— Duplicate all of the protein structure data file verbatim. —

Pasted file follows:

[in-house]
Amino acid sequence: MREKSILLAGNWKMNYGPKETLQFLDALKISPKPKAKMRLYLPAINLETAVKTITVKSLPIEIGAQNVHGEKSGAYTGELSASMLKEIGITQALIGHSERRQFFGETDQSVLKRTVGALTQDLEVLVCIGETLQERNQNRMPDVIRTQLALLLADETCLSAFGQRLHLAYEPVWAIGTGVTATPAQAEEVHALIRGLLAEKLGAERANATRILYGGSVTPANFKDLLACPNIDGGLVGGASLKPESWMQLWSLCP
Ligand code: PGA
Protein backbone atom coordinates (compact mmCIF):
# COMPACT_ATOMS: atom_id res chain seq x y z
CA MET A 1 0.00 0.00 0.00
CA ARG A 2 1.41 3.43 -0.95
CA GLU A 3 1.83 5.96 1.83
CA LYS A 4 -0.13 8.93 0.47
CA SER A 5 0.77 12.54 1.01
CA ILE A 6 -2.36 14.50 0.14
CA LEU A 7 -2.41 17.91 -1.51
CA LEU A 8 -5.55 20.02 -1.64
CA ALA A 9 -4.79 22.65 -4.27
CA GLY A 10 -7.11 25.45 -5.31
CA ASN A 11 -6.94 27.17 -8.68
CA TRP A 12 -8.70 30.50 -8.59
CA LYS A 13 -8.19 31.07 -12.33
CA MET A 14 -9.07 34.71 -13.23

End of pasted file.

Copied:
[in-house]
Amino acid sequence: MREKSILLAGNWKMNYGPKETLQFLDALKISPKPKAKMRLYLPAINLETAVKTITVKSLPIEIGAQNVHGEKSGAYTGELSASMLKEIGITQALIGHSERRQFFGETDQSVLKRTVGALTQDLEVLVCIGETLQERNQNRMPDVIRTQLALLLADETCLSAFGQRLHLAYEPVWAIGTGVTATPAQAEEVHALIRGLLAEKLGAERANATRILYGGSVTPANFKDLLACPNIDGGLVGGASLKPESWMQLWSLCP
Ligand code: PGA
Protein backbone atom coordinates (compact mmCIF):
# COMPACT_ATOMS: atom_id res chain seq x y z
CA MET A 1 0.00 0.00 0.00
CA ARG A 2 1.41 3.43 -0.95
CA GLU A 3 1.83 5.96 1.83
CA LYS A 4 -0.13 8.93 0.47
CA SER A 5 0.77 12.54 1.01
CA ILE A 6 -2.36 14.50 0.14
CA LEU A 7 -2.41 17.91 -1.51
CA LEU A 8 -5.55 20.02 -1.64
CA ALA A 9 -4.79 22.65 -4.27
CA GLY A 10 -7.11 25.45 -5.31
CA ASN A 11 -6.94 27.17 -8.68
CA TRP A 12 -8.70 30.50 -8.59
CA LYS A 13 -8.19 31.07 -12.33
CA MET A 14 -9.07 34.71 -13.23